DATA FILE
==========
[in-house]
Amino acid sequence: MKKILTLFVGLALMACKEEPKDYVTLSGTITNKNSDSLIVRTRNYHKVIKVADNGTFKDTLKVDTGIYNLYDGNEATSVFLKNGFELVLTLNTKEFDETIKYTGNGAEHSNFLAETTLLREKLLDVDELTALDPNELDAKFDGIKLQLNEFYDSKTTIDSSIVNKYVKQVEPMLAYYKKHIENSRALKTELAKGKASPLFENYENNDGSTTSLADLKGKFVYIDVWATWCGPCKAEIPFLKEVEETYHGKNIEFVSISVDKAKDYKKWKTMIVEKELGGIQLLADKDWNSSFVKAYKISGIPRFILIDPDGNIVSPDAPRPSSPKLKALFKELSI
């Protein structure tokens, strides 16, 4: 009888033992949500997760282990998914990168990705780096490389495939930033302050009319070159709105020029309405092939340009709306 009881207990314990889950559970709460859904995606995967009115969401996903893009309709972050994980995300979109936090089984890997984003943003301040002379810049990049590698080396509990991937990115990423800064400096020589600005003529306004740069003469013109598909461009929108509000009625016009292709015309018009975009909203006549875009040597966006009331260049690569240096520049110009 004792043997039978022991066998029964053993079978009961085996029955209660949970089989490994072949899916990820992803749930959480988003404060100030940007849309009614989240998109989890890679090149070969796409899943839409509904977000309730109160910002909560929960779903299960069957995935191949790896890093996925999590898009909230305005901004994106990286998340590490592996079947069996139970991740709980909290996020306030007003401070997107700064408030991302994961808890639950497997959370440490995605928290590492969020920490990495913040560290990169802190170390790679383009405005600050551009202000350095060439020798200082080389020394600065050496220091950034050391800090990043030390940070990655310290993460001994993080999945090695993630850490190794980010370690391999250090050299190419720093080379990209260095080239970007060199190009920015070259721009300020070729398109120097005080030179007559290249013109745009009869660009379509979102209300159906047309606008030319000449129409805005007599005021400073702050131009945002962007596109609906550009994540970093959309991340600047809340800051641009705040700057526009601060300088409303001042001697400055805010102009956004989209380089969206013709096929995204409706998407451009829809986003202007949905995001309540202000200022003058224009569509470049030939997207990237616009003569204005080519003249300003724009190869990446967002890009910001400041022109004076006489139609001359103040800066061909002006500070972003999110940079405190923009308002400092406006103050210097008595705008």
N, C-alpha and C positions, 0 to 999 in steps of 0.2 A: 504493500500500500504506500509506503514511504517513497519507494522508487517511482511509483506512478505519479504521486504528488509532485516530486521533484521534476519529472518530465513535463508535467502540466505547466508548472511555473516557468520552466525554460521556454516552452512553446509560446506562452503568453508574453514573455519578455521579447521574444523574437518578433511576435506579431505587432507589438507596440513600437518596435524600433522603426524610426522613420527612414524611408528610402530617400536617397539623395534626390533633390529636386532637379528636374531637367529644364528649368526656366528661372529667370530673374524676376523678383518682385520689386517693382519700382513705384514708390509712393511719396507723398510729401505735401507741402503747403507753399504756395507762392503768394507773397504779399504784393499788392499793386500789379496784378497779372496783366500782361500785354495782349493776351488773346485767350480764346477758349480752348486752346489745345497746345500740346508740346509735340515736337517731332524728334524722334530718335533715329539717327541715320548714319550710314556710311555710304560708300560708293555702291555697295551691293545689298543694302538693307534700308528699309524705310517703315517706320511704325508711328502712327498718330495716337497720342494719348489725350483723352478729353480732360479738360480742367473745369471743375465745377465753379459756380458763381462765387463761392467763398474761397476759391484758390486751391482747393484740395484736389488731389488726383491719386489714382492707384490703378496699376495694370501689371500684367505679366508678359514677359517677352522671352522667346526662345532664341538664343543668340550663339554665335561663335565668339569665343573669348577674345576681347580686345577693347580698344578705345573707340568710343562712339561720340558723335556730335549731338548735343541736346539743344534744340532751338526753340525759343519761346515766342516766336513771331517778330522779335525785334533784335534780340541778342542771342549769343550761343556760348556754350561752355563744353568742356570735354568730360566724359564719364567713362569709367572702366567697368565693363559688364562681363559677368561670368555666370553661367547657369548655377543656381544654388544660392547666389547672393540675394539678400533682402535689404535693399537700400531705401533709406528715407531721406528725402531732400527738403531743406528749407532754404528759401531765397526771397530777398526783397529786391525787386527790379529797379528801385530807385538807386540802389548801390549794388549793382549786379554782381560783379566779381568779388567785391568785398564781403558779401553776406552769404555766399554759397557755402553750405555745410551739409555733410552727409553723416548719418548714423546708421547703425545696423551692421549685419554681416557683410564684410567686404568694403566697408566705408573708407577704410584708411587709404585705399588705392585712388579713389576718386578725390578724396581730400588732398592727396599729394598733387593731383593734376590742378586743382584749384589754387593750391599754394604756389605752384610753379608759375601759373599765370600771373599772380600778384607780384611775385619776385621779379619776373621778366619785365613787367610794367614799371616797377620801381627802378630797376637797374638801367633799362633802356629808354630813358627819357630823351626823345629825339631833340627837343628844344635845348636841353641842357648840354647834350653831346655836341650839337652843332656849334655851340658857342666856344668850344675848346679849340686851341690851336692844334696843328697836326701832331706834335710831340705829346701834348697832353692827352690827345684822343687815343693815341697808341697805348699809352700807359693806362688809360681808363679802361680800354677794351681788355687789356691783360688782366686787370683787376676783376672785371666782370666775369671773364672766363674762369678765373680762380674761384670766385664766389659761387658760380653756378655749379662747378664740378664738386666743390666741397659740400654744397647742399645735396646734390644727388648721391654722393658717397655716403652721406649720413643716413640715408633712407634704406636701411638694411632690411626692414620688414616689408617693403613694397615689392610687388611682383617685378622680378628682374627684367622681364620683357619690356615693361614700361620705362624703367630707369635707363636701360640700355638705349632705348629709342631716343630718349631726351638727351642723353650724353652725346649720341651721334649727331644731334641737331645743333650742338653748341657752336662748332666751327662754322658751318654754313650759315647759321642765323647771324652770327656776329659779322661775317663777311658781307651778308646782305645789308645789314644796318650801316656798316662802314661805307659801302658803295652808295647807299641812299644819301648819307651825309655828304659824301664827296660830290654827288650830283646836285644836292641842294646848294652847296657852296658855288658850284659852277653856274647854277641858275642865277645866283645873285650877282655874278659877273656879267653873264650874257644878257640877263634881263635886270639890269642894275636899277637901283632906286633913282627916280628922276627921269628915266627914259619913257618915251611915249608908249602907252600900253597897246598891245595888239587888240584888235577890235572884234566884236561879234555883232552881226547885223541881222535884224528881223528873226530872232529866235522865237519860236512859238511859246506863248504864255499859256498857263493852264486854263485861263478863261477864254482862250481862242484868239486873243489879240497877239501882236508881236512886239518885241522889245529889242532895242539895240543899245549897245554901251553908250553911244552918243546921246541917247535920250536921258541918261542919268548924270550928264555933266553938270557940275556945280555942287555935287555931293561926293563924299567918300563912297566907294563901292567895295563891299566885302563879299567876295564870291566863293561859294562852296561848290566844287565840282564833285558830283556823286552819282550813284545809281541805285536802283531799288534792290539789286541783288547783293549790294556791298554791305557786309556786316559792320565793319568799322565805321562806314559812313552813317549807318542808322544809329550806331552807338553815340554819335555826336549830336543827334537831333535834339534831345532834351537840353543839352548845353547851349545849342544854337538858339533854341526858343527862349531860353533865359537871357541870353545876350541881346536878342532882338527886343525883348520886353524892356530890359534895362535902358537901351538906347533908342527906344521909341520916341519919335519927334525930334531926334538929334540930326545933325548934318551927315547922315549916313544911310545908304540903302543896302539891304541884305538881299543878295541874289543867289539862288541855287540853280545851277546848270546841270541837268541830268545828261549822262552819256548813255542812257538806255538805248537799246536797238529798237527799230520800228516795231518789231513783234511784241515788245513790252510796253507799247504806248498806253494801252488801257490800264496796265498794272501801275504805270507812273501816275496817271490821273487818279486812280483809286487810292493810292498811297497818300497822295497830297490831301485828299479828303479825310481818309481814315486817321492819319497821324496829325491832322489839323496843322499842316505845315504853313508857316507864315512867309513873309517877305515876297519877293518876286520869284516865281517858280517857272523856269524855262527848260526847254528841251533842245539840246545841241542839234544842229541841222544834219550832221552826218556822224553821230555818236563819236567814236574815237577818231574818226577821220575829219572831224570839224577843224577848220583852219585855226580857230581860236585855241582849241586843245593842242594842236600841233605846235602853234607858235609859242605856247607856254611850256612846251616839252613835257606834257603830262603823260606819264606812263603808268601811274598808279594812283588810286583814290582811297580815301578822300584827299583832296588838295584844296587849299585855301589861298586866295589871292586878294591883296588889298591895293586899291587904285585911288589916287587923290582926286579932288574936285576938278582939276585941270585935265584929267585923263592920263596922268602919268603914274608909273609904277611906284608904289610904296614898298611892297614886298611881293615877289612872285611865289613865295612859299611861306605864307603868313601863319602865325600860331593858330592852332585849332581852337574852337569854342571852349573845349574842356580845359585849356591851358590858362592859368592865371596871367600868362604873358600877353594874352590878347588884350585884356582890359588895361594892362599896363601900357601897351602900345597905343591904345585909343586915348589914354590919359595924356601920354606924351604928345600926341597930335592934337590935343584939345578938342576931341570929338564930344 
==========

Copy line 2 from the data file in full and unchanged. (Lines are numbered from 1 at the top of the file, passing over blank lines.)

Amino acid sequence: MKKILTLFVGLALMACKEEPKDYVTLSGTITNKNSDSLIVRTRNYHKVIKVADNGTFKDTLKVDTGIYNLYDGNEATSVFLKNGFELVLTLNTKEFDETIKYTGNGAEHSNFLAETTLLREKLLDVDELTALDPNELDAKFDGIKLQLNEFYDSKTTIDSSIVNKYVKQVEPMLAYYKKHIENSRALKTELAKGKASPLFENYENNDGSTTSLADLKGKFVYIDVWATWCGPCKAEIPFLKEVEETYHGKNIEFVSISVDKAKDYKKWKTMIVEKELGGIQLLADKDWNSSFVKAYKISGIPRFILIDPDGNIVSPDAPRPSSPKLKALFKELSI